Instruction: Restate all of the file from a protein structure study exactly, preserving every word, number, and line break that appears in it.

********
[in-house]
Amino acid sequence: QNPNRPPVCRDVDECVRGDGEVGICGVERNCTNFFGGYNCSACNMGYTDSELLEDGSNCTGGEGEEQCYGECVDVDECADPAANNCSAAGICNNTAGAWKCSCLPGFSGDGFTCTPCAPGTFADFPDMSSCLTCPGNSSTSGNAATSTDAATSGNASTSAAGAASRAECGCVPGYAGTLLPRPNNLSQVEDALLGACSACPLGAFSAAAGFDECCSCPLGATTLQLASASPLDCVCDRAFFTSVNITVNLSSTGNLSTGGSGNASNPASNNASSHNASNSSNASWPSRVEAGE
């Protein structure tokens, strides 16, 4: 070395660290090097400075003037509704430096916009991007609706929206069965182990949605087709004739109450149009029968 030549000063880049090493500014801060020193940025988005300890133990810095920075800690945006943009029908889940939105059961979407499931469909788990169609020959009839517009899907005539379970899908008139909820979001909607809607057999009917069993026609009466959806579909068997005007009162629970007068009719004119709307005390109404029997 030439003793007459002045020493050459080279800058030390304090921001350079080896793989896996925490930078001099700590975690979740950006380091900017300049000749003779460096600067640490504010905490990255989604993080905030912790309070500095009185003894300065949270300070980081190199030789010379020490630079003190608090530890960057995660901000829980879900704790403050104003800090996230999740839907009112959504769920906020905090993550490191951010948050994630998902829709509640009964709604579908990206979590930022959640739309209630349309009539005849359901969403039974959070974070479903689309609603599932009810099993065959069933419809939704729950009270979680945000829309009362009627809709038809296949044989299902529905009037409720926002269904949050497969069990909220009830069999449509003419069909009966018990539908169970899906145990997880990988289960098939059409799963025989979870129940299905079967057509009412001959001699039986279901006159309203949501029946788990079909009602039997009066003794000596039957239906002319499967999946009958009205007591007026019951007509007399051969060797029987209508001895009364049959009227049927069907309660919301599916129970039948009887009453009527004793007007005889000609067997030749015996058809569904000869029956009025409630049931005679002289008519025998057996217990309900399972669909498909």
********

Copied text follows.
[in-house]
Amino acid sequence: QNPNRPPVCRDVDECVRGDGEVGICGVERNCTNFFGGYNCSACNMGYTDSELLEDGSNCTGGEGEEQCYGECVDVDECADPAANNCSAAGICNNTAGAWKCSCLPGFSGDGFTCTPCAPGTFADFPDMSSCLTCPGNSSTSGNAATSTDAATSGNASTSAAGAASRAECGCVPGYAGTLLPRPNNLSQVEDALLGACSACPLGAFSAAAGFDECCSCPLGATTLQLASASPLDCVCDRAFFTSVNITVNLSSTGNLSTGGSGNASNPASNNASSHNASNSSNASWPSRVEAGE
């Protein structure tokens, strides 16, 4: 070395660290090097400075003037509704430096916009991007609706929206069965182990949605087709004739109450149009029968 030549000063880049090493500014801060020193940025988005300890133990810095920075800690945006943009029908889940939105059961979407499931469909788990169609020959009839517009899907005539379970899908008139909820979001909607809607057999009917069993026609009466959806579909068997005007009162629970007068009719004119709307005390109404029997 030439003793007459002045020493050459080279800058030390304090921001350079080896793989896996925490930078001099700590975690979740950006380091900017300049000749003779460096600067640490504010905490990255989604993080905030912790309070500095009185003894300065949270300070980081190199030789010379020490630079003190608090530890960057995660901000829980879900704790403050104003800090996230999740839907009112959504769920906020905090993550490191951010948050994630998902829709509640009964709604579908990206979590930022959640739309209630349309009539005849359901969403039974959070974070479903689309609603599932009810099993065959069933419809939704729950009270979680945000829309009362009627809709038809296949044989299902529905009037409720926002269904949050497969069990909220009830069999449509003419069909009966018990539908169970899906145990997880990988289960098939059409799963025989979870129940299905079967057509009412001959001699039986279901006159309203949501029946788990079909009602039997009066003794000596039957239906002319499967999946009958009205007591007026019951007509007399051969060797029987209508001895009364049959009227049927069907309660919301599916129970039948009887009453009527004793007007005889000609067997030749015996058809569904000869029956009025409630049931005679002289008519025998057996217990309900399972669909498909």